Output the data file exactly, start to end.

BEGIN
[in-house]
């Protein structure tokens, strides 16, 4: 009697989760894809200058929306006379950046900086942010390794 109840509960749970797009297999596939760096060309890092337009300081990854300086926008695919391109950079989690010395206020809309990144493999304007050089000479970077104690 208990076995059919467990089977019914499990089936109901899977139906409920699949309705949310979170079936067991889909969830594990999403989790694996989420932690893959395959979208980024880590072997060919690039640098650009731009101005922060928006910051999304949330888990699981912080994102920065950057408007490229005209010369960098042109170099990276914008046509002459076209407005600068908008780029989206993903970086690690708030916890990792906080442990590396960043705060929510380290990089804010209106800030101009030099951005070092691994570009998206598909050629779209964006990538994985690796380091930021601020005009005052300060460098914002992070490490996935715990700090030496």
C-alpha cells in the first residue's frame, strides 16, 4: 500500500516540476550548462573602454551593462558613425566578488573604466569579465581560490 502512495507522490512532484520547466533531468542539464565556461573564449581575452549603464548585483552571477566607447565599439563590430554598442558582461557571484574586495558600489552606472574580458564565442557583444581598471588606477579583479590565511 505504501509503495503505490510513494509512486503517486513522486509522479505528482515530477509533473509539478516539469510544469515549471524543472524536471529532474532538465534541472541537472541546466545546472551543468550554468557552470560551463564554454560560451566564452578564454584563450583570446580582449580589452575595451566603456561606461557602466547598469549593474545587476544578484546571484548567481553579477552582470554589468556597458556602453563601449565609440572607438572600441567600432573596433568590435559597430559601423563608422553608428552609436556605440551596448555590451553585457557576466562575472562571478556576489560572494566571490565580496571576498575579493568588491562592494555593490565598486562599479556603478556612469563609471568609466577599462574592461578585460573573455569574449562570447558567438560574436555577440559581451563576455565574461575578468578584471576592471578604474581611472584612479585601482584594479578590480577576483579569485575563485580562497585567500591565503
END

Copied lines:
[in-house]
């Protein structure tokens, strides 16, 4: 009697989760894809200058929306006379950046900086942010390794 109840509960749970797009297999596939760096060309890092337009300081990854300086926008695919391109950079989690010395206020809309990144493999304007050089000479970077104690 208990076995059919467990089977019914499990089936109901899977139906409920699949309705949310979170079936067991889909969830594990999403989790694996989420932690893959395959979208980024880590072997060919690039640098650009731009101005922060928006910051999304949330888990699981912080994102920065950057408007490229005209010369960098042109170099990276914008046509002459076209407005600068908008780029989206993903970086690690708030916890990792906080442990590396960043705060929510380290990089804010209106800030101009030099951005070092691994570009998206598909050629779209964006990538994985690796380091930021601020005009005052300060460098914002992070490490996935715990700090030496």
C-alpha cells in the first residue's frame, strides 16, 4: 500500500516540476550548462573602454551593462558613425566578488573604466569579465581560490 502512495507522490512532484520547466533531468542539464565556461573564449581575452549603464548585483552571477566607447565599439563590430554598442558582461557571484574586495558600489552606472574580458564565442557583444581598471588606477579583479590565511 505504501509503495503505490510513494509512486503517486513522486509522479505528482515530477509533473509539478516539469510544469515549471524543472524536471529532474532538465534541472541537472541546466545546472551543468550554468557552470560551463564554454560560451566564452578564454584563450583570446580582449580589452575595451566603456561606461557602466547598469549593474545587476544578484546571484548567481553579477552582470554589468556597458556602453563601449565609440572607438572600441567600432573596433568590435559597430559601423563608422553608428552609436556605440551596448555590451553585457557576466562575472562571478556576489560572494566571490565580496571576498575579493568588491562592494555593490565598486562599479556603478556612469563609471568609466577599462574592461578585460573573455569574449562570447558567438560574436555577440559581451563576455565574461575578468578584471576592471578604474581611472584612479585601482584594479578590480577576483579569485575563485580562497585567500591565503